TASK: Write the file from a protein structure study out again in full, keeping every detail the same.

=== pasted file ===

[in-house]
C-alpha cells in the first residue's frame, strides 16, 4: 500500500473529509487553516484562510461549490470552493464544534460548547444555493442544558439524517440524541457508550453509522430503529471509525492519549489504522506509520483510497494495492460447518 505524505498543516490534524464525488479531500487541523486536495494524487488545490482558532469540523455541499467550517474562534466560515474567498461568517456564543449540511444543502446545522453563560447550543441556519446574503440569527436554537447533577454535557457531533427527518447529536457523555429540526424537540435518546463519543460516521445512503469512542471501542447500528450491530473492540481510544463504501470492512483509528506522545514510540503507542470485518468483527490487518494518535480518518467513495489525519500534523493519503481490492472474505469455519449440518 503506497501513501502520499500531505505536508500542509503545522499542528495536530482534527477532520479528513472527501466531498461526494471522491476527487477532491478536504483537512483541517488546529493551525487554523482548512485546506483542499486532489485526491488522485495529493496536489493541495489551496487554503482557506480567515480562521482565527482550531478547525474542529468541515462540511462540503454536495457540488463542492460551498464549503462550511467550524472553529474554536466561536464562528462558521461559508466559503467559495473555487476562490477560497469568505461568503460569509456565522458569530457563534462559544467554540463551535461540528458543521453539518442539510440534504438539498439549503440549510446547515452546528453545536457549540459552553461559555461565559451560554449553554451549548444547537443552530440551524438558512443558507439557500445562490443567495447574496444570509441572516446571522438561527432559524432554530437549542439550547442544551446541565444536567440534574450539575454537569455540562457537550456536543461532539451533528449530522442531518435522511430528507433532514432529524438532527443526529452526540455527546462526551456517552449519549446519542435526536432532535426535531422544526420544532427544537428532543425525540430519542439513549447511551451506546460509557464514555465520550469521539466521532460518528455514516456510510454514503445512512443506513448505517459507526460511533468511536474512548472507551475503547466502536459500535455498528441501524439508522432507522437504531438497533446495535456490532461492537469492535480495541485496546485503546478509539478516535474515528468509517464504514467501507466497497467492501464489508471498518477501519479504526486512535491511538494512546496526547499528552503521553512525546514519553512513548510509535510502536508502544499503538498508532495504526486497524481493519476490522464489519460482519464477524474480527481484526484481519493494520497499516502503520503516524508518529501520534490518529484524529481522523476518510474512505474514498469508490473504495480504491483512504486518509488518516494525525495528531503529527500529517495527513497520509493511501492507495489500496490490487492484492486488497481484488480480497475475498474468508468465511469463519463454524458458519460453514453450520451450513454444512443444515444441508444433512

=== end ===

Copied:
[in-house]
C-alpha cells in the first residue's frame, strides 16, 4: 500500500473529509487553516484562510461549490470552493464544534460548547444555493442544558439524517440524541457508550453509522430503529471509525492519549489504522506509520483510497494495492460447518 505524505498543516490534524464525488479531500487541523486536495494524487488545490482558532469540523455541499467550517474562534466560515474567498461568517456564543449540511444543502446545522453563560447550543441556519446574503440569527436554537447533577454535557457531533427527518447529536457523555429540526424537540435518546463519543460516521445512503469512542471501542447500528450491530473492540481510544463504501470492512483509528506522545514510540503507542470485518468483527490487518494518535480518518467513495489525519500534523493519503481490492472474505469455519449440518 503506497501513501502520499500531505505536508500542509503545522499542528495536530482534527477532520479528513472527501466531498461526494471522491476527487477532491478536504483537512483541517488546529493551525487554523482548512485546506483542499486532489485526491488522485495529493496536489493541495489551496487554503482557506480567515480562521482565527482550531478547525474542529468541515462540511462540503454536495457540488463542492460551498464549503462550511467550524472553529474554536466561536464562528462558521461559508466559503467559495473555487476562490477560497469568505461568503460569509456565522458569530457563534462559544467554540463551535461540528458543521453539518442539510440534504438539498439549503440549510446547515452546528453545536457549540459552553461559555461565559451560554449553554451549548444547537443552530440551524438558512443558507439557500445562490443567495447574496444570509441572516446571522438561527432559524432554530437549542439550547442544551446541565444536567440534574450539575454537569455540562457537550456536543461532539451533528449530522442531518435522511430528507433532514432529524438532527443526529452526540455527546462526551456517552449519549446519542435526536432532535426535531422544526420544532427544537428532543425525540430519542439513549447511551451506546460509557464514555465520550469521539466521532460518528455514516456510510454514503445512512443506513448505517459507526460511533468511536474512548472507551475503547466502536459500535455498528441501524439508522432507522437504531438497533446495535456490532461492537469492535480495541485496546485503546478509539478516535474515528468509517464504514467501507466497497467492501464489508471498518477501519479504526486512535491511538494512546496526547499528552503521553512525546514519553512513548510509535510502536508502544499503538498508532495504526486497524481493519476490522464489519460482519464477524474480527481484526484481519493494520497499516502503520503516524508518529501520534490518529484524529481522523476518510474512505474514498469508490473504495480504491483512504486518509488518516494525525495528531503529527500529517495527513497520509493511501492507495489500496490490487492484492486488497481484488480480497475475498474468508468465511469463519463454524458458519460453514453450520451450513454444512443444515444441508444433512